Quebec and British Columbia lead employment gains
There were 28,000 more employed people in Quebec in June, and the unemployment rate remained at a record low of 6.0%. Employment in the province increased notably on a year-over-year basis, up 122,000 (+3.0%).
In British Columbia, employment rose by 20,000 and the unemployment rate declined 0.5 percentage points to 5.1%. On a year-over-year basis, employment grew by 104,000 (+4.4%). Employment in the province has been on a strong upward trend since the spring of 2015.
Employment in Alberta held steady in June, and the unemployment rate fell 0.4 percentage points to 7.4%. Compared with June 2016, employment in the province rose by 49,000 (+2.2%), virtually all in full-time work.
In Ontario, there was little change in the number of people working, and the unemployment rate was also little changed at 6.4%. On a year-over-year basis, employment in the province grew by 75,000 (+1.1%). Employment in the province was virtually unchanged in the first half of 2017, following an upward trend in the second half of 2016.
Quarterly update for the territories
The Labour Force Survey collects labour market data in the territories, produced in the form of three-month moving averages.
In the second quarter of 2017, employment in Yukon was down by 500 compared with the first quarter. At the same time, the unemployment rate was little changed at 4.1%.
In the Northwest Territories, employment in the second quarter was little changed from the previous quarter. Over the same period, the unemployment rate edged down 0.8 percentage points to 6.2%.
Employment in Nunavut rose by 500 in the second quarter, while the unemployment rate was 16.3%.
Largest increase in professional, scientific and technical services
In June, there were 27,000 more people working in professional, scientific and technical services. Employment in this industry rose by 66,000 (+4.7%) compared with 12 months earlier, making it the fastest-growing industry over this period. Most of the increase was in computer system design services.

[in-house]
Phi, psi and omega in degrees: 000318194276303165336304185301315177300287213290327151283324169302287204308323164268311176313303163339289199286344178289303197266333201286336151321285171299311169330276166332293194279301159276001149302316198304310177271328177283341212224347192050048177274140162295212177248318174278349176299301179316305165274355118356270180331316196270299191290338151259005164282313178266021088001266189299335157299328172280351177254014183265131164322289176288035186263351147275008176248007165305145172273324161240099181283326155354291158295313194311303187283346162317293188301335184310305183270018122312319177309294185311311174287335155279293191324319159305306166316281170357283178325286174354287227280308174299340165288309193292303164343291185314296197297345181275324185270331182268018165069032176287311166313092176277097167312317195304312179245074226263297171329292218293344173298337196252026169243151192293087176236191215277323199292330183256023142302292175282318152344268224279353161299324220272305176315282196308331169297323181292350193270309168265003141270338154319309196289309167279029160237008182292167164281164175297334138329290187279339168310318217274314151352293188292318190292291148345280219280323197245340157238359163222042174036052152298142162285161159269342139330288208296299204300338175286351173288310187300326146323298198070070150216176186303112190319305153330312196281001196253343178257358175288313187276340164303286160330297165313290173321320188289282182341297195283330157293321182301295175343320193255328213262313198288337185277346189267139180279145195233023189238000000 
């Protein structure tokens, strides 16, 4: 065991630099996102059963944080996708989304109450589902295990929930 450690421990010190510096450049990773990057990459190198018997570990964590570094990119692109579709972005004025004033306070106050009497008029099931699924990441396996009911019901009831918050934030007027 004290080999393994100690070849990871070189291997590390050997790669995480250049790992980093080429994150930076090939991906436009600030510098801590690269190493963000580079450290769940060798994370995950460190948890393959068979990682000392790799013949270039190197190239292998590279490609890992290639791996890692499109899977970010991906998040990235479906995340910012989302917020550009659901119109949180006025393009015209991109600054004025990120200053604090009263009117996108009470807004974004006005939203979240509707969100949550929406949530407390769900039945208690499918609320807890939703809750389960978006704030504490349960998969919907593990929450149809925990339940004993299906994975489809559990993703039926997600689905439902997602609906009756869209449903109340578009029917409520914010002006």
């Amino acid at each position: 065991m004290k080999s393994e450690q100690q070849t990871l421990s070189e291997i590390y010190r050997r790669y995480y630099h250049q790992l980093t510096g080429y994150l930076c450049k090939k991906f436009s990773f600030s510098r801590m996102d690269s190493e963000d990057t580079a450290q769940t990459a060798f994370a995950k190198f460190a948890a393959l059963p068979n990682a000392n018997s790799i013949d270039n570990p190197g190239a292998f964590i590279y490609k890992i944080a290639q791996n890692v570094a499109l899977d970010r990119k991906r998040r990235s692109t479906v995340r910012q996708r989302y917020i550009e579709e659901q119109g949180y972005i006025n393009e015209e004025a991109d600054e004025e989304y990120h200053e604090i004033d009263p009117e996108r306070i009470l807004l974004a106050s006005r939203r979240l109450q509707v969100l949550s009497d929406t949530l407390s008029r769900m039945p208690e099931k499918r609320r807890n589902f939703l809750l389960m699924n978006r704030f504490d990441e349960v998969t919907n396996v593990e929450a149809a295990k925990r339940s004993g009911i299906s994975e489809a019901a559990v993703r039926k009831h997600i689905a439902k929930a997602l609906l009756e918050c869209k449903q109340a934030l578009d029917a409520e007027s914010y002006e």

Employment in agriculture increased by 12,000 in June. Employment in this industry was at virtually the same level as it was 12 months earlier.
There were 15,000 fewer people working in business, building and other support services in June, bringing year-over-year losses to 23,000 (-3.0%). This industry is broad and includes administrative and cleaning services to businesses and buildings, as well as employment services.
In June, the number of employees was little changed in both the private and public sectors. Compared with 12 months earlier, the number of private sector employees increased by 227,000 (+1.9%), while the number of public sector employees increased by 105,000 (+2.9%).
Self-employment edged up in June (+21,000), but was little changed on a year-over-year basis.
In celebration of the country's 150th birthday, Statistics Canada is presenting snapshots from our rich statistical history.
Evolution of labour market trends in Canada and the United States
The economies of Canada and the United States are closely linked and have a number of similarities. However, there have been notable differences in the labour markets of the two countries over the past 40 years.
Comparable data for the two countries have been available since 1976. Since then, changes in the unemployment rate (adjusted for the population aged 16 and older, and with passive job searchers removed from the definition of unemployment) have been notable for two reasons. First, the unemployment rate in the two countries has risen and fallen in almost the same pattern, reflecting the integration of the business cycles of the two economies. Second, the unemployment rate in Canada has been consistently higher than the unemployment rate in the United States.